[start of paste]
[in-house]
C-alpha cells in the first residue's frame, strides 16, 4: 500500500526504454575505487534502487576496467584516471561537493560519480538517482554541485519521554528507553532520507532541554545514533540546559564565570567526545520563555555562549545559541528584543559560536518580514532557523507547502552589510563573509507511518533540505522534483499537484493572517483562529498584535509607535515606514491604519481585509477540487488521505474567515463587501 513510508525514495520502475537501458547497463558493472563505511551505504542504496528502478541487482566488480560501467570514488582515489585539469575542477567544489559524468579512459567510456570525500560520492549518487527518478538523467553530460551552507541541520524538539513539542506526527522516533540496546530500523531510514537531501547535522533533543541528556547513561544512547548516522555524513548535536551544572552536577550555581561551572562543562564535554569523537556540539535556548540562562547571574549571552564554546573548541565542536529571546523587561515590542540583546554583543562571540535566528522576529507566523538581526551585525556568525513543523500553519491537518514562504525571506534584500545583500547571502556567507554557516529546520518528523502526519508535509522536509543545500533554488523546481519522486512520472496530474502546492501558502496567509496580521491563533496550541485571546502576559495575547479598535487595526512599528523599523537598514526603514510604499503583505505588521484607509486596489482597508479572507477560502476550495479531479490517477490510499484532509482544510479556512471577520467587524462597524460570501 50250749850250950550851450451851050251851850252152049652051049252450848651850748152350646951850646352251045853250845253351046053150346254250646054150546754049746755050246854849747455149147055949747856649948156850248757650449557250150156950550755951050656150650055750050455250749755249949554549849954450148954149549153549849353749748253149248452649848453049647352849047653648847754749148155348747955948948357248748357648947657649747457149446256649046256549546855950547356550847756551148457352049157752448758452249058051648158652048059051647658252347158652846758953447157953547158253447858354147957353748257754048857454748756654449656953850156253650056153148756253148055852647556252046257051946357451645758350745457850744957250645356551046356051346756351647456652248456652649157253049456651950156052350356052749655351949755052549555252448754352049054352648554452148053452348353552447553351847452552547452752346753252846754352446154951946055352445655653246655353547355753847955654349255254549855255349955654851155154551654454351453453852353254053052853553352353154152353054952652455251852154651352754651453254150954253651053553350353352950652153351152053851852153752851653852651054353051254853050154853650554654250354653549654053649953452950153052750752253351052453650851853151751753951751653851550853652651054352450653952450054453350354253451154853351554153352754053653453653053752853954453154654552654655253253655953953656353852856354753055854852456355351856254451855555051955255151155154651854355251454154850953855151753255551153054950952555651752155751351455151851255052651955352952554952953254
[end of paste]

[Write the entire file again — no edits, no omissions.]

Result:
[in-house]
C-alpha cells in the first residue's frame, strides 16, 4: 500500500526504454575505487534502487576496467584516471561537493560519480538517482554541485519521554528507553532520507532541554545514533540546559564565570567526545520563555555562549545559541528584543559560536518580514532557523507547502552589510563573509507511518533540505522534483499537484493572517483562529498584535509607535515606514491604519481585509477540487488521505474567515463587501 513510508525514495520502475537501458547497463558493472563505511551505504542504496528502478541487482566488480560501467570514488582515489585539469575542477567544489559524468579512459567510456570525500560520492549518487527518478538523467553530460551552507541541520524538539513539542506526527522516533540496546530500523531510514537531501547535522533533543541528556547513561544512547548516522555524513548535536551544572552536577550555581561551572562543562564535554569523537556540539535556548540562562547571574549571552564554546573548541565542536529571546523587561515590542540583546554583543562571540535566528522576529507566523538581526551585525556568525513543523500553519491537518514562504525571506534584500545583500547571502556567507554557516529546520518528523502526519508535509522536509543545500533554488523546481519522486512520472496530474502546492501558502496567509496580521491563533496550541485571546502576559495575547479598535487595526512599528523599523537598514526603514510604499503583505505588521484607509486596489482597508479572507477560502476550495479531479490517477490510499484532509482544510479556512471577520467587524462597524460570501 50250749850250950550851450451851050251851850252152049652051049252450848651850748152350646951850646352251045853250845253351046053150346254250646054150546754049746755050246854849747455149147055949747856649948156850248757650449557250150156950550755951050656150650055750050455250749755249949554549849954450148954149549153549849353749748253149248452649848453049647352849047653648847754749148155348747955948948357248748357648947657649747457149446256649046256549546855950547356550847756551148457352049157752448758452249058051648158652048059051647658252347158652846758953447157953547158253447858354147957353748257754048857454748756654449656953850156253650056153148756253148055852647556252046257051946357451645758350745457850744957250645356551046356051346756351647456652248456652649157253049456651950156052350356052749655351949755052549555252448754352049054352648554452148053452348353552447553351847452552547452752346753252846754352446154951946055352445655653246655353547355753847955654349255254549855255349955654851155154551654454351453453852353254053052853553352353154152353054952652455251852154651352754651453254150954253651053553350353352950652153351152053851852153752851653852651054353051254853050154853650554654250354653549654053649953452950153052750752253351052453650851853151751753951751653851550853652651054352450653952450054453350354253451154853351554153352754053653453653053752853954453154654552654655253253655953953656353852856354753055854852456355351856254451855555051955255151155154651854355251454154850953855151753255551153054950952555651752155751351455151851255052651955352952554952953254